Broadly, the MIND Lab focuses on three main areas of inquiry:
- Individual differences in social cognition and emotion processes and their relevance for personality disorders, particularly borderline personality disorder (BPD) and narcissistic personality disorder (NPD)
- The perception of criticism in close relationships and other transdiagnostic psychosocial predictors of clinical outcomes
- Treatment barriers for individuals with personality disorders, including stigma and access to care
(A Sample of) Current Research Projects
- We are conducting a series of experiments to examine factors that may contribute to stigma about BPD and NPD.
- Thanks to a grant from the American Group Psychotherapy Association (AGPA), we are conducting a meta-analysis that examines the effect of group psychotherapy on non-suicidal self-injury.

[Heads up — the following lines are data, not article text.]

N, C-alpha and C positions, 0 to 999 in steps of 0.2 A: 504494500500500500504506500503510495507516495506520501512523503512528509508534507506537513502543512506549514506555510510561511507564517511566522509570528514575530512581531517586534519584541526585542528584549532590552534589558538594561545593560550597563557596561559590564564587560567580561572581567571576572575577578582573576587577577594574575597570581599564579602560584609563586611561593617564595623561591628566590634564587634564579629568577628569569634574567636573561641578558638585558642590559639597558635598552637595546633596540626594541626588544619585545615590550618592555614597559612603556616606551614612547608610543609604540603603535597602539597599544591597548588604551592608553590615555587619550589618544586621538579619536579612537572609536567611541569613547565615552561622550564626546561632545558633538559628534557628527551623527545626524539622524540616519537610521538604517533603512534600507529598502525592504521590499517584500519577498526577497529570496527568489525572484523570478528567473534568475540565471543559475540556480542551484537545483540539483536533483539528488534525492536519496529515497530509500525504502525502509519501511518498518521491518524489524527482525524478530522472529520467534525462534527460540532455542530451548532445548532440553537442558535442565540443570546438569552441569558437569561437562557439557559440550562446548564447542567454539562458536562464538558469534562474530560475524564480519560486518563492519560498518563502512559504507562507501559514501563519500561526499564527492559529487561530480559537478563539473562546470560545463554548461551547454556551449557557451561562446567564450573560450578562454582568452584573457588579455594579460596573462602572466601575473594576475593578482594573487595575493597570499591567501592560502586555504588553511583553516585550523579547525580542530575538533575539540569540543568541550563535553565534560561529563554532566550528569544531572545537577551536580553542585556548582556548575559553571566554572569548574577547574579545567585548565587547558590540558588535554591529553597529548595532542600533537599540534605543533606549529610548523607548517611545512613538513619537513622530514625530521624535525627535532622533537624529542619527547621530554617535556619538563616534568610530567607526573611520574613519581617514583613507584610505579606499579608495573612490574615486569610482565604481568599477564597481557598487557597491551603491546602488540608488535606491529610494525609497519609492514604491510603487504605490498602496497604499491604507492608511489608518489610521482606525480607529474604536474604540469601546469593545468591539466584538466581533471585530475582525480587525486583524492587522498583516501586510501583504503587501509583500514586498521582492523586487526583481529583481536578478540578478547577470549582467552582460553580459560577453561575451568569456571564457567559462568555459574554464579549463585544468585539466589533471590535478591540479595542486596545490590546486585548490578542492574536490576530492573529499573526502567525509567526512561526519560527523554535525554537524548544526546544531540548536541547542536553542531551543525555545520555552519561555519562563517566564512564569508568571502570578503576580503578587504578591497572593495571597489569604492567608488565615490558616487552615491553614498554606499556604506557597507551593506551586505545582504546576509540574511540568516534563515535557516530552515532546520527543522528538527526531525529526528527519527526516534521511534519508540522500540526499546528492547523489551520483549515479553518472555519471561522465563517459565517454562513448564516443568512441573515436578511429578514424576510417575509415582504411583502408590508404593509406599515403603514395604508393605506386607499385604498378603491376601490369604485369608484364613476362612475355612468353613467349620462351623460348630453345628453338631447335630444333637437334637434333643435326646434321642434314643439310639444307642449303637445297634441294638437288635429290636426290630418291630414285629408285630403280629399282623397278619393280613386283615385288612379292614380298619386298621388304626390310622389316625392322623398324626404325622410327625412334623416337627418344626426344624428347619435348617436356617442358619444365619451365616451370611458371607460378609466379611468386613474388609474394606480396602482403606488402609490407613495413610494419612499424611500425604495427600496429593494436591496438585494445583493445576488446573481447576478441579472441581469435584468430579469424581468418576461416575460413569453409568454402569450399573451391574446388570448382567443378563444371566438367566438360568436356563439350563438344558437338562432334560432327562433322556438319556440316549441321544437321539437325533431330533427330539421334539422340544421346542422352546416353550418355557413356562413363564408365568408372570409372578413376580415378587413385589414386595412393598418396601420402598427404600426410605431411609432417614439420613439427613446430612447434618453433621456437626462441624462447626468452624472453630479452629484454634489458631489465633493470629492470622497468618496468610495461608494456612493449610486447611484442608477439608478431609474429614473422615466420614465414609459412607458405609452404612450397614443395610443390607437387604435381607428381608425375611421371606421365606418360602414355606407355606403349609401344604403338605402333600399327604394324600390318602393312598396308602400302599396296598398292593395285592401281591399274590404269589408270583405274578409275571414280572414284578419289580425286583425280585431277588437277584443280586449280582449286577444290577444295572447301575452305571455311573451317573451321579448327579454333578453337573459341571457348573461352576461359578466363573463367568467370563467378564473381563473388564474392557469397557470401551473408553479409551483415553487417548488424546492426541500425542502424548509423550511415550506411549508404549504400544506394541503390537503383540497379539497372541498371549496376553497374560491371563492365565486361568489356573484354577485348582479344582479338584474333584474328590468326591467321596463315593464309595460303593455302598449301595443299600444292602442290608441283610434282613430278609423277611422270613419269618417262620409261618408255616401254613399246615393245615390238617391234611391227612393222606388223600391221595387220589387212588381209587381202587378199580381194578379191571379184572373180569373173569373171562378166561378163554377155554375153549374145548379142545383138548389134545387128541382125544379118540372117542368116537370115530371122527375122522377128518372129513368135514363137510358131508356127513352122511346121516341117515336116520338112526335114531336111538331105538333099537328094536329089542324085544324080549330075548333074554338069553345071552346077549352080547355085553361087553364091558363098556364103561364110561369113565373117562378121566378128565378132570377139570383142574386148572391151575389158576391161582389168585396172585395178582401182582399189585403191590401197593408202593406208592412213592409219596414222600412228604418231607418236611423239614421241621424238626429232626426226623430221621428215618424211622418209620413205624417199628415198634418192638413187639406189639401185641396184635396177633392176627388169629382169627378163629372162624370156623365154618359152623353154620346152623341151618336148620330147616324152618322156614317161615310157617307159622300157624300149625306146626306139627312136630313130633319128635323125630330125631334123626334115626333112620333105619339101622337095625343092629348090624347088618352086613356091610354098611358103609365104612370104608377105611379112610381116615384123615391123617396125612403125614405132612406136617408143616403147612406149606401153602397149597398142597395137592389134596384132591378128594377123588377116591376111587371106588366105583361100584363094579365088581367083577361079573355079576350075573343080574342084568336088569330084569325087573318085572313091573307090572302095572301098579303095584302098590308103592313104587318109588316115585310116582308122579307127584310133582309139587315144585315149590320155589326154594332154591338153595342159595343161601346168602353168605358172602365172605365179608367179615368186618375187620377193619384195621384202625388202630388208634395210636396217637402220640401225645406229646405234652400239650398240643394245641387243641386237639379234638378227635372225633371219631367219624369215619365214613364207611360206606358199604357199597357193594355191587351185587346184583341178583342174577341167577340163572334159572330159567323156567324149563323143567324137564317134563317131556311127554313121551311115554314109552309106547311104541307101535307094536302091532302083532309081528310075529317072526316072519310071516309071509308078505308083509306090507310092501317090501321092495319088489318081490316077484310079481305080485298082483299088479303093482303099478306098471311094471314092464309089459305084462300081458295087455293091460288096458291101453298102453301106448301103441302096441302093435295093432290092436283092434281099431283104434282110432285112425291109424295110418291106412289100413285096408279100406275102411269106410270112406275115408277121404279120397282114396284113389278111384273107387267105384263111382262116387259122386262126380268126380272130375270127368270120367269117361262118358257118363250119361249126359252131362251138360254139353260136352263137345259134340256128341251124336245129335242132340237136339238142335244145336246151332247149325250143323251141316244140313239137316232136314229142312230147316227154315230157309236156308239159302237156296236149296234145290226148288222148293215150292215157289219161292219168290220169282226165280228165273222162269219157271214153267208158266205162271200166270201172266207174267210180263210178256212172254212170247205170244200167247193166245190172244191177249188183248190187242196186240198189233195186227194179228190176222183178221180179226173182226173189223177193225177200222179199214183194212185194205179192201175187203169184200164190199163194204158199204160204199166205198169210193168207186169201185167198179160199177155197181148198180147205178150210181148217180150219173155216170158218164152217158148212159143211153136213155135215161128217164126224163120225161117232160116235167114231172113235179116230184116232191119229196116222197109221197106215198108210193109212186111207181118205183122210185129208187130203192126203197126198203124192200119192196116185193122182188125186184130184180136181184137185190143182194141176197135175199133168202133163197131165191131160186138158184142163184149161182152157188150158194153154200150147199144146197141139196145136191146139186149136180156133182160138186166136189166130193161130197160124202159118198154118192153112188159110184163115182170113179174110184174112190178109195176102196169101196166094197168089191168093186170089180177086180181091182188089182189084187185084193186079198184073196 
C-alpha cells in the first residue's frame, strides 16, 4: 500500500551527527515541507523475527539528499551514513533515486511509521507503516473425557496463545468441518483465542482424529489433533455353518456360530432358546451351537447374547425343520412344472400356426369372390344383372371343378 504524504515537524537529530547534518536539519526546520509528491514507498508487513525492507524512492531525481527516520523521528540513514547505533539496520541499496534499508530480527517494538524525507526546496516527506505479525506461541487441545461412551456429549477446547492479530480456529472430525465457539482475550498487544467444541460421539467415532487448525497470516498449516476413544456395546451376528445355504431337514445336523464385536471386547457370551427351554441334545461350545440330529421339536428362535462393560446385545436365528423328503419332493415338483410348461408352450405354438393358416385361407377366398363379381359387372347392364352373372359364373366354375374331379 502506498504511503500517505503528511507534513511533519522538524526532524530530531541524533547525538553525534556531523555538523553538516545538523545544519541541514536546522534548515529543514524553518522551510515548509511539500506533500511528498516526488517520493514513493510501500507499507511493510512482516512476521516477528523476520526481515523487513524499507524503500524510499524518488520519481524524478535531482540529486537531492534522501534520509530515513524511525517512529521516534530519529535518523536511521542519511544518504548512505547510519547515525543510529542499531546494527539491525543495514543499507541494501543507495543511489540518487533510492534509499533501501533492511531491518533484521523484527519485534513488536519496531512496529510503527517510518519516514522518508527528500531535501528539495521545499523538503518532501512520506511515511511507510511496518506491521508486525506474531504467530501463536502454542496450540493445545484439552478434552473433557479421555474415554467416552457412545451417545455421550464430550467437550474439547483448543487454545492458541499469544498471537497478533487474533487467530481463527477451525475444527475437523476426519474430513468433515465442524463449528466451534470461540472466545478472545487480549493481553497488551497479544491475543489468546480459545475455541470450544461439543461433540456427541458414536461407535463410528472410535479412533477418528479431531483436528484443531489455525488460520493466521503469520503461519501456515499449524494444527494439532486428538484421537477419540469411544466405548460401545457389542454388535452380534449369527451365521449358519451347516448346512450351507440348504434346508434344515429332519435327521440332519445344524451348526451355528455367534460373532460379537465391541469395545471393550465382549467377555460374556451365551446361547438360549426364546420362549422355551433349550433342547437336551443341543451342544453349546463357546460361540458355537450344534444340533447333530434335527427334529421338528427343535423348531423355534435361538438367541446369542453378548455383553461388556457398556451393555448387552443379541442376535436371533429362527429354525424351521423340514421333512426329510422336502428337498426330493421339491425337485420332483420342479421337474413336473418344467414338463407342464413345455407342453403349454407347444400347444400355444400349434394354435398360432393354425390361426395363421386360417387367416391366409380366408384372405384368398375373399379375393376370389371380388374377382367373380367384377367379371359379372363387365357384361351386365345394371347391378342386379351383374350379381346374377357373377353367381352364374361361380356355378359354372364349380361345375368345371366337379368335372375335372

- In collaboration with researchers at McLean Hospital, we study Good Psychiatric Management (GPM) for borderline personality disorder. This work is both empirical (e.g., studies of how training in GPM influences stigma and access to care) and applied (e.g., articles, book chapters, and other materials intended for clinical use). Currently, we are examining how training in GPM may reduce emotional reactivity and negative attitudes for clinicians who treat BPD.
- We are examining individual differences in boredom and boredom proneness, as well as the clinical significance of these differences.
- We are conducting a meta-analysis on studies of perceived criticism (PC), and are planning new studies to examine cultural differences in PC and its impact on relationship functioning and psychopathology.